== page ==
‘InnovateOhio’ office will modernize state government, says incoming Lt. Gov. Jon Husted

The new office is to look at everything from broadband expansion and worker training to data consolidation and blockchain technology.
Ohio Lt. Gov.-elect Jon Husted with Gov.-elect Mike DeWine
Ohio Lt. Gov.-elect Jon Husted takes the podium as Gov.-elect Mike DeWine stands by. (Jon Husted)

When Ohio Secretary of State Jon Husted moves into the lieutenant governor’s role next Monday, he’ll be charged with leading a new statewide office dedicated to developing technological innovations in the state government. And in an interview with StateScoop, the 51-year-old Republican said Gov.-elect Mike DeWine has given the agency, called InnovateOhio, a wide berth to modernize public services.

“There’s a ton on the menu,” he said.

Husted said the new office’s mandate is still being defined, but that he’s already identified a few objectives he’ll pursue. Training programs for industrial workers to learn robotics, getting more state agencies to share their data with each other and incorporating blockchain technology into government functions are all “on the menu.”

“At the global level, it is using technology on how government serves people,” Husted said. “We want to make government more customer-service friendly, improve outcomes and save money, use data analytics and determine what things work best. But to do it, particularly for a midwestern state, we have to be attractive to talent and become a more innovative state.”


InnovateOhio was created by a law signed earlier this month by Gov. John Kasich, but Husted will come into it with a broad mandate to reform the state government’s use of technology. One of the office’s goals is to not just make the state attractive to outside business, but also make the state government itself attractive to new talent.

“If you have some interesting and cool things for people to do, people will want to do that,” Husted said. “Nobody says I want to be innovative and creative and go work for government. You do have young entrepreneurs saying ‘How can I help?'”

Historically, Ohio’s constitution does not give the lieutenant governor much more than a ceremonial role. But the state’s recent governors have usually given their lieutenants control over a specific agency. Outgoing Lt. Gov. Mary Taylor, for instance, doubled as head of the state insurance department until May 2017, when she launched an unsuccessful bid for the Republican Party’s 2018 gubernatorial nomination she lost to DeWine.

As head of this new agency, Husted said he will work in conjunction with Ervan Rodgers II, DeWine’s pick for chief information officer, and Matt Damschroder, DeWine’s nominee to lead the Department of Administrative Services. (Damschroder currently serves as deputy assistant secretary of state and state elections director.)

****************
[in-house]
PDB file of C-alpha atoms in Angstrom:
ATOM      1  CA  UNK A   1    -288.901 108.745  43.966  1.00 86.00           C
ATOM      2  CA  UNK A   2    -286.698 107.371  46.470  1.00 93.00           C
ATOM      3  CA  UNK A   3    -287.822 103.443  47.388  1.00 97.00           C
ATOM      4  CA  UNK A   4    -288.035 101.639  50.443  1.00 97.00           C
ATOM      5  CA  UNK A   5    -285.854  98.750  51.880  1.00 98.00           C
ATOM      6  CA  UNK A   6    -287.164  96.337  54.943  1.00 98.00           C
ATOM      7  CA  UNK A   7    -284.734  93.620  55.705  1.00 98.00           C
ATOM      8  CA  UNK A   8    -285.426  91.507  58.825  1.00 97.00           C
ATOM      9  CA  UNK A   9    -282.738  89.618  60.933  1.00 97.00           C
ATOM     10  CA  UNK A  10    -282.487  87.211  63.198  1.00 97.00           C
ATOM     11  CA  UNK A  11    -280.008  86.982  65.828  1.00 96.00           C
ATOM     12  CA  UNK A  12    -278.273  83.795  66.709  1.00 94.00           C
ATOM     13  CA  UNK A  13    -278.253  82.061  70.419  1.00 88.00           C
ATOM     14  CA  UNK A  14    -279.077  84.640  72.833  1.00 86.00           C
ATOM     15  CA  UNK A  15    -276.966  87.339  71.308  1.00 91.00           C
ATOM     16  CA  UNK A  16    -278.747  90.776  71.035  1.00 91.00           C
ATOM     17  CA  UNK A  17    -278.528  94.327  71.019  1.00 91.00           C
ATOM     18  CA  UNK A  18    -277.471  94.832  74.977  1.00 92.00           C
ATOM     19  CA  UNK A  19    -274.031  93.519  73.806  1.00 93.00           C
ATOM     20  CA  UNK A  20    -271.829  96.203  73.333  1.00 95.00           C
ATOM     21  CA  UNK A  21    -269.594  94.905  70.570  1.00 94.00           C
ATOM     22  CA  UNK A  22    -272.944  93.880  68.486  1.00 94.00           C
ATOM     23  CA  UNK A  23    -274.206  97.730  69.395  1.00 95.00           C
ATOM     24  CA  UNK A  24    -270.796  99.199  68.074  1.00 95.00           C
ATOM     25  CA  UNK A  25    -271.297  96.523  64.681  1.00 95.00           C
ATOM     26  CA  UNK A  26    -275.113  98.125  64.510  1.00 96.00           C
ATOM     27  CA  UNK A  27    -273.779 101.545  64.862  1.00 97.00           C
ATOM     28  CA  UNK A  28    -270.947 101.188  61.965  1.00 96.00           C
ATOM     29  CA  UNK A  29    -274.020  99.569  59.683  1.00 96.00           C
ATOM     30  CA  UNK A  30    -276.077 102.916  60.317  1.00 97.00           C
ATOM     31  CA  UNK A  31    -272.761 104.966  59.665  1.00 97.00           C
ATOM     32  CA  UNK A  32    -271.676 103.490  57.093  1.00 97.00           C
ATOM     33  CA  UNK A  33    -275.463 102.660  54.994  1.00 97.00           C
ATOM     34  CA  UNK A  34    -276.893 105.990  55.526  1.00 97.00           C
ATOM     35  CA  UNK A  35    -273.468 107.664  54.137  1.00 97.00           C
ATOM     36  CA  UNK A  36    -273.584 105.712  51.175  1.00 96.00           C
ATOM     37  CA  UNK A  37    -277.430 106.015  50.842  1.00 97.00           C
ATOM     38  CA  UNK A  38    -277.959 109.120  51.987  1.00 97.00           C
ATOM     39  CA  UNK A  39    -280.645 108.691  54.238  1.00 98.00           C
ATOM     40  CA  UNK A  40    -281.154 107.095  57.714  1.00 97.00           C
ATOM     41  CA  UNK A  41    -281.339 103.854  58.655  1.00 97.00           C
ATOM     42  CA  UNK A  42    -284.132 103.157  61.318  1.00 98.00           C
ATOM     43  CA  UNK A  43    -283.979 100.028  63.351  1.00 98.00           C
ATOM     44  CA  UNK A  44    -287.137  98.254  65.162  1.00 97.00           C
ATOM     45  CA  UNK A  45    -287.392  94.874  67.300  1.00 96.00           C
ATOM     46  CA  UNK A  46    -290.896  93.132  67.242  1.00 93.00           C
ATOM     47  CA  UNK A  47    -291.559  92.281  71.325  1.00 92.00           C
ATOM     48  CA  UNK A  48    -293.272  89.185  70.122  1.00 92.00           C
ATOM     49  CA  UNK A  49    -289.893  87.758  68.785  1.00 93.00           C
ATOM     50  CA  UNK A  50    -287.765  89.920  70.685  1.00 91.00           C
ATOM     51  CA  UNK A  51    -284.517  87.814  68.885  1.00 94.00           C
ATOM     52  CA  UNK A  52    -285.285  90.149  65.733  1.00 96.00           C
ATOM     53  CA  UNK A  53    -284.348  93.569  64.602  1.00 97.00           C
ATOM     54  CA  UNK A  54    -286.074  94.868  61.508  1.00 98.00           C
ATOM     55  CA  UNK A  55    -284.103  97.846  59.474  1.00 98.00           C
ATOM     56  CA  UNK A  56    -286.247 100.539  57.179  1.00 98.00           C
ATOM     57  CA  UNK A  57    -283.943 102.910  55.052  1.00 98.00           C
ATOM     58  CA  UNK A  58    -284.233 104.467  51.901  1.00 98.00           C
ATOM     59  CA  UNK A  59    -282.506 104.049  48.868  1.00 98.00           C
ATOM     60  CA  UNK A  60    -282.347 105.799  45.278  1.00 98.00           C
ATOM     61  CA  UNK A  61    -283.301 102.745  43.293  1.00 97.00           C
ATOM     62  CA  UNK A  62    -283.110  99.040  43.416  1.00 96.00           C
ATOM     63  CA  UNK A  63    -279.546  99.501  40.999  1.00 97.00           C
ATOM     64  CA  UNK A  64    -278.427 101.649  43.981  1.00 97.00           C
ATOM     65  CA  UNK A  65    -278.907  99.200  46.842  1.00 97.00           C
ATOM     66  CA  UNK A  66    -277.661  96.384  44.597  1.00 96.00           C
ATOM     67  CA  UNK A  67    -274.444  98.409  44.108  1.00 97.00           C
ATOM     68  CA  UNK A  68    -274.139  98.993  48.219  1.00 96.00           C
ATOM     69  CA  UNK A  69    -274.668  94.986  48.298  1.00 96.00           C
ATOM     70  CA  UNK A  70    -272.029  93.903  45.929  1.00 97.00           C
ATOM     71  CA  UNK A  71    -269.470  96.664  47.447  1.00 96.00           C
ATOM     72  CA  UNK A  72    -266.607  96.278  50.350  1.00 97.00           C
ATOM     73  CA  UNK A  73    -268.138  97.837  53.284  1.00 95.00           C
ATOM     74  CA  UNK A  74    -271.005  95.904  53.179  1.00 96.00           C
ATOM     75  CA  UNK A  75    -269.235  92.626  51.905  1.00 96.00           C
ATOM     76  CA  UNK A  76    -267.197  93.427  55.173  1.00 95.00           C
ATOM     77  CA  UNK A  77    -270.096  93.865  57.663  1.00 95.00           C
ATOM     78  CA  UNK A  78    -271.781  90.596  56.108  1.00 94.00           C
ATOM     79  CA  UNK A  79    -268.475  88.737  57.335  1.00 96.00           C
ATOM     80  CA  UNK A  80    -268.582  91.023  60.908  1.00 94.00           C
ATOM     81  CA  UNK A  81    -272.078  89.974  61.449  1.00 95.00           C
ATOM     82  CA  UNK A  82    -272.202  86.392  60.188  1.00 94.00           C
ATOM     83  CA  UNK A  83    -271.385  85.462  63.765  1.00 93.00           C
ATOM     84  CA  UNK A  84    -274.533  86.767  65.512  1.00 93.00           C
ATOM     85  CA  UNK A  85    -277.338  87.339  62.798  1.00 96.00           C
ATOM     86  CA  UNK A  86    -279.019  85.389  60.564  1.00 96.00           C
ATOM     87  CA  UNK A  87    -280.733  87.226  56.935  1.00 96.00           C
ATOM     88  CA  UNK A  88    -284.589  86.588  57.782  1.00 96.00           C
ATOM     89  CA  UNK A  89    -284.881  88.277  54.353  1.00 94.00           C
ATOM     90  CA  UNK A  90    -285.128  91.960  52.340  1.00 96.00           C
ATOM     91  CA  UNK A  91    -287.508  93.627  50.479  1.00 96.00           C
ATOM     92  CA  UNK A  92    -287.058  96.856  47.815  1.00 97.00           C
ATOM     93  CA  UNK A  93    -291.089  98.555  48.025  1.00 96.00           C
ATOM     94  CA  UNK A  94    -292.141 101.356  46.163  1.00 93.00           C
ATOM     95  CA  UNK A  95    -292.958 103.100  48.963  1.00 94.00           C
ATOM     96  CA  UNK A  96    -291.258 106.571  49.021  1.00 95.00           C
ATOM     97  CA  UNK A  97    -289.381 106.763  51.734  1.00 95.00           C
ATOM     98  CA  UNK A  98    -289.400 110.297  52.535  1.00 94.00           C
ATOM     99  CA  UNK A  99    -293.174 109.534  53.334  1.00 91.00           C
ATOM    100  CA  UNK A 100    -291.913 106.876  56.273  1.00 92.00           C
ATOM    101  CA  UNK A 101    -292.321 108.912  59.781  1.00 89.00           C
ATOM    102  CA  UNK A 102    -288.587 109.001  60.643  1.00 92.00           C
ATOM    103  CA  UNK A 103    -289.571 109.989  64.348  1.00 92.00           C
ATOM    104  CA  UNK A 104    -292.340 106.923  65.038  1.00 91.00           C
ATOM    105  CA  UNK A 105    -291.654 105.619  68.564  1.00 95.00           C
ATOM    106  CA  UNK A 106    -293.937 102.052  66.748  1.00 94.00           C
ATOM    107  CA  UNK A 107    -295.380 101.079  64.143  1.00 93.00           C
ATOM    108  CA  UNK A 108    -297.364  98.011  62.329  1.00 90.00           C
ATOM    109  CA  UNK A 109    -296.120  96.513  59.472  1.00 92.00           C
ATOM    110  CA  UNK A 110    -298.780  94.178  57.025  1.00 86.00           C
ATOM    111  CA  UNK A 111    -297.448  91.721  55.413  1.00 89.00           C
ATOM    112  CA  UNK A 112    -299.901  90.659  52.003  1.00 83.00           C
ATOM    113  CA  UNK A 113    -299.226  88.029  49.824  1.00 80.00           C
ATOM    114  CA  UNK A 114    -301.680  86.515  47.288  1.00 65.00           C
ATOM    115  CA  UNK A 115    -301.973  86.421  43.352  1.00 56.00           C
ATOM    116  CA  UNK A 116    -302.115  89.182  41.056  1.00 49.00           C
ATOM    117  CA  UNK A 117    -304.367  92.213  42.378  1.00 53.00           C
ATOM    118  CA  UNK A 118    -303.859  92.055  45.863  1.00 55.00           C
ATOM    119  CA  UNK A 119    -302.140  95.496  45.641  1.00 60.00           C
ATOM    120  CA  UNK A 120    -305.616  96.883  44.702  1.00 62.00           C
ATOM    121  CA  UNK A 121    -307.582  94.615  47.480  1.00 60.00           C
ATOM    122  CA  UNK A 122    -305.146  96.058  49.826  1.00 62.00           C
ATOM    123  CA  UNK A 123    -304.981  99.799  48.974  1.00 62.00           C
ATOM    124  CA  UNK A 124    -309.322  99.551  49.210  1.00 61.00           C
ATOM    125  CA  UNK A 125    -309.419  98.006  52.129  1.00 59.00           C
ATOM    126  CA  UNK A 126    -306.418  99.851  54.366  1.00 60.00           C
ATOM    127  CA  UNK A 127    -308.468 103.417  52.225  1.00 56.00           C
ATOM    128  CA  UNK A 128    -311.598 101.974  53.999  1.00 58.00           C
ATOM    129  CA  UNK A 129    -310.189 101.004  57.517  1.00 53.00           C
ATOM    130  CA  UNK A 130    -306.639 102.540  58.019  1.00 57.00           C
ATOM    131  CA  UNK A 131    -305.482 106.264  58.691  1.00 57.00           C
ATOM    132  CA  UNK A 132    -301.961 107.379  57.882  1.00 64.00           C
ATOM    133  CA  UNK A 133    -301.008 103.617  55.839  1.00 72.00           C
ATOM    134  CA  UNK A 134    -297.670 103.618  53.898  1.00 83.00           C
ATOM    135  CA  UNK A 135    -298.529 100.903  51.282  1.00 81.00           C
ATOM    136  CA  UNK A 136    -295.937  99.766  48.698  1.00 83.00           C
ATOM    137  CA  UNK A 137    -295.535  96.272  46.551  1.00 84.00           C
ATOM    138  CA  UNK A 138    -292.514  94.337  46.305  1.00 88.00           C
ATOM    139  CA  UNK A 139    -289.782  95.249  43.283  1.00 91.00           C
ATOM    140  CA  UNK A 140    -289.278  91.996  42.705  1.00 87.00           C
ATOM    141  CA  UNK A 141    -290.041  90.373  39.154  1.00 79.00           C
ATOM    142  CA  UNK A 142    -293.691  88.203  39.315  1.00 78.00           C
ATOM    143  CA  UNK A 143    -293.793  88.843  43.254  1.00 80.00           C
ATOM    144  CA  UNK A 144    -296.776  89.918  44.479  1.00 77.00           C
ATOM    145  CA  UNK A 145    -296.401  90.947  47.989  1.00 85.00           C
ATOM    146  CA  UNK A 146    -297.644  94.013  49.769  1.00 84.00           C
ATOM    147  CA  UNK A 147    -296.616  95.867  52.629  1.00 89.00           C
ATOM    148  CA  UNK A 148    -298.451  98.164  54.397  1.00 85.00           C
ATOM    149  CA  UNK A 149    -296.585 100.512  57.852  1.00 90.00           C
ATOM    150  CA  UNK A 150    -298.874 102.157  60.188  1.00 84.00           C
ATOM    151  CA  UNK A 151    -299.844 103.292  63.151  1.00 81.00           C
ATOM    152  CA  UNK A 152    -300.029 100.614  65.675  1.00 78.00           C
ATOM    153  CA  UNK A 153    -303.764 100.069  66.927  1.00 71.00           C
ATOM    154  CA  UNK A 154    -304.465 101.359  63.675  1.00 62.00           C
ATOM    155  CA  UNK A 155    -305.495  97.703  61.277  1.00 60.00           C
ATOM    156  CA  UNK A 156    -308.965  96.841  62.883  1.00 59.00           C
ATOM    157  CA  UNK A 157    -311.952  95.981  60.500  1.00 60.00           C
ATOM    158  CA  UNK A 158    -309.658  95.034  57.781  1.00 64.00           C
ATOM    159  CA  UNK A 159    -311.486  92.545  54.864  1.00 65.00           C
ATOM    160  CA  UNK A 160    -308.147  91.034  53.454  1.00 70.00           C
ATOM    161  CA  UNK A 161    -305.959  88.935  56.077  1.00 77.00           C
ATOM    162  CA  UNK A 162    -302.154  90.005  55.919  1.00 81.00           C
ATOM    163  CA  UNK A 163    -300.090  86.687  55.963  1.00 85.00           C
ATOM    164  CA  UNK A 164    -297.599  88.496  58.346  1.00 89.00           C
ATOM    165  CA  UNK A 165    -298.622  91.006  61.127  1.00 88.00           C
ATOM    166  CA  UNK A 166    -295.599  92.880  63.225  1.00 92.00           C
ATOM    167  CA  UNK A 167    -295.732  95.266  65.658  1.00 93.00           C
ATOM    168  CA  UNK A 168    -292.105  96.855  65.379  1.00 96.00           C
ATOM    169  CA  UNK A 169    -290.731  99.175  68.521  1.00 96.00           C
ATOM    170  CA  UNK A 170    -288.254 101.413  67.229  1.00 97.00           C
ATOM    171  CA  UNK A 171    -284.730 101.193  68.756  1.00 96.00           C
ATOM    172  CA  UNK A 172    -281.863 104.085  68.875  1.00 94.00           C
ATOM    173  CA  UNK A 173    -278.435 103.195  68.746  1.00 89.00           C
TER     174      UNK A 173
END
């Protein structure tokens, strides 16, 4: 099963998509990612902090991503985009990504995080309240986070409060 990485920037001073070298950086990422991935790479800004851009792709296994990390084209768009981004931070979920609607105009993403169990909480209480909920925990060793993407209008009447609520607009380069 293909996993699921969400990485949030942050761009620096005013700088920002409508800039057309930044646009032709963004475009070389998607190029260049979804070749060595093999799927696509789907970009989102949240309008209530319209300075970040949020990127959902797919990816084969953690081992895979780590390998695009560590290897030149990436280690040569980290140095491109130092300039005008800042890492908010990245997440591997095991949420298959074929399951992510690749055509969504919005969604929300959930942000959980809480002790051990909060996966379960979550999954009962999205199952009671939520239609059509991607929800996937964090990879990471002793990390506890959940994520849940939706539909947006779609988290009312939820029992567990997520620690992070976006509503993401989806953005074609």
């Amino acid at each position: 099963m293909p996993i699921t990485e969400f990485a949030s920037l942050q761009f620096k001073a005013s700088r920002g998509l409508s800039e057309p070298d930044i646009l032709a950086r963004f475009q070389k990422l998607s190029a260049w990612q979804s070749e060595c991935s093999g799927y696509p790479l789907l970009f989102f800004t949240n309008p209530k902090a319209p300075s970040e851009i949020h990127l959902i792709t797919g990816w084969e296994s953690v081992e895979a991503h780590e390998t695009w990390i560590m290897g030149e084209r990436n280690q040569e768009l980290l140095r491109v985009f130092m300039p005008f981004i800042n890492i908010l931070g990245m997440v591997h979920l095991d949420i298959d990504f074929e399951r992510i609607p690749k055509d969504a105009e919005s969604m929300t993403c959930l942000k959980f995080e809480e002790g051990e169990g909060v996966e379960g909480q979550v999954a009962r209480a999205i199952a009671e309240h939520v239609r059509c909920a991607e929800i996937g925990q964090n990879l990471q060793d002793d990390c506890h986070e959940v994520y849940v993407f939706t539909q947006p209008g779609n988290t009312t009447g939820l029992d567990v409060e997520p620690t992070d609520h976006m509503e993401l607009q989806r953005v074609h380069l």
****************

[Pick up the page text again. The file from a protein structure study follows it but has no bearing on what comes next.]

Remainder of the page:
While InnovateOhio’s agenda is yet to be written, DeWine made government technology reform a major plank of his 2018 run. His campaign proposed several initiatives under the InnovateOhio banner, including the development of a statewide platform to facilitate data sharing between agencies, the growth of data analytics in driving policy decisions, the use of blockchain technology to secure government documents on a distributed ledger, and funding skills training for as many as 10,000 workers seeking certifications in robotics, coding and other technical fields.


Like many other new administrations, DeWine and Husted also have designs on expanding broadband internet access throughout their state, especially rural pockets.

“There are 1 million people who don’t have access,” Husted told StateScoop. “How do we get more of them, and the students in the rural part of the state, to participate? If you’re a high-school sophomore, and you’re interested in computer science, we should help you navigate that.”

But Husted, who was first elected secretary of state in 2010, was most passionate about modernizing public-facing government functions, even if laws and regulations haven’t caught up with the technology. He offered an example of hunter who kills a deer and creates a digital game tag on the state wildlife office’s website, but then can’t get it butchered because regulations require printed paperwork showing the animal is that hunter’s property. If the butcher had access to the game-tag database, the deer could be harvested.

“My point is even when we get technology in place, the law lags,” Husted said.

He added that forward-looking laws can also get ahead of the technology. He said that when he took office as secretary of state, he was frustrated that the Department of Motor Vehicles hadn’t shared residents’ information — including names, dates of birth and driver’s license numbers — that could be used to verify applications for absentee ballots with his bureau.


“The data-siloing issue is huge,” Husted said. “If you could just get Medicaid and the Department of Job and Family Services and the Department of Health and other entities to share, you could drive better outcomes for people. Knocking down barriers between the disruptive and the risk-adverse — that’s what I see my job as. The office of InnovateOhio will look at the customer journey from the point they contact government to the point of their last service.”

Benjamin Freed

Written by Benjamin Freed

Benjamin Freed was the managing editor of StateScoop and EdScoop, covering cybersecurity issues affecting state and local governments across the country. He wrote extensively about ransomware, election security and the federal government’s role in assisting states and cities with information security.

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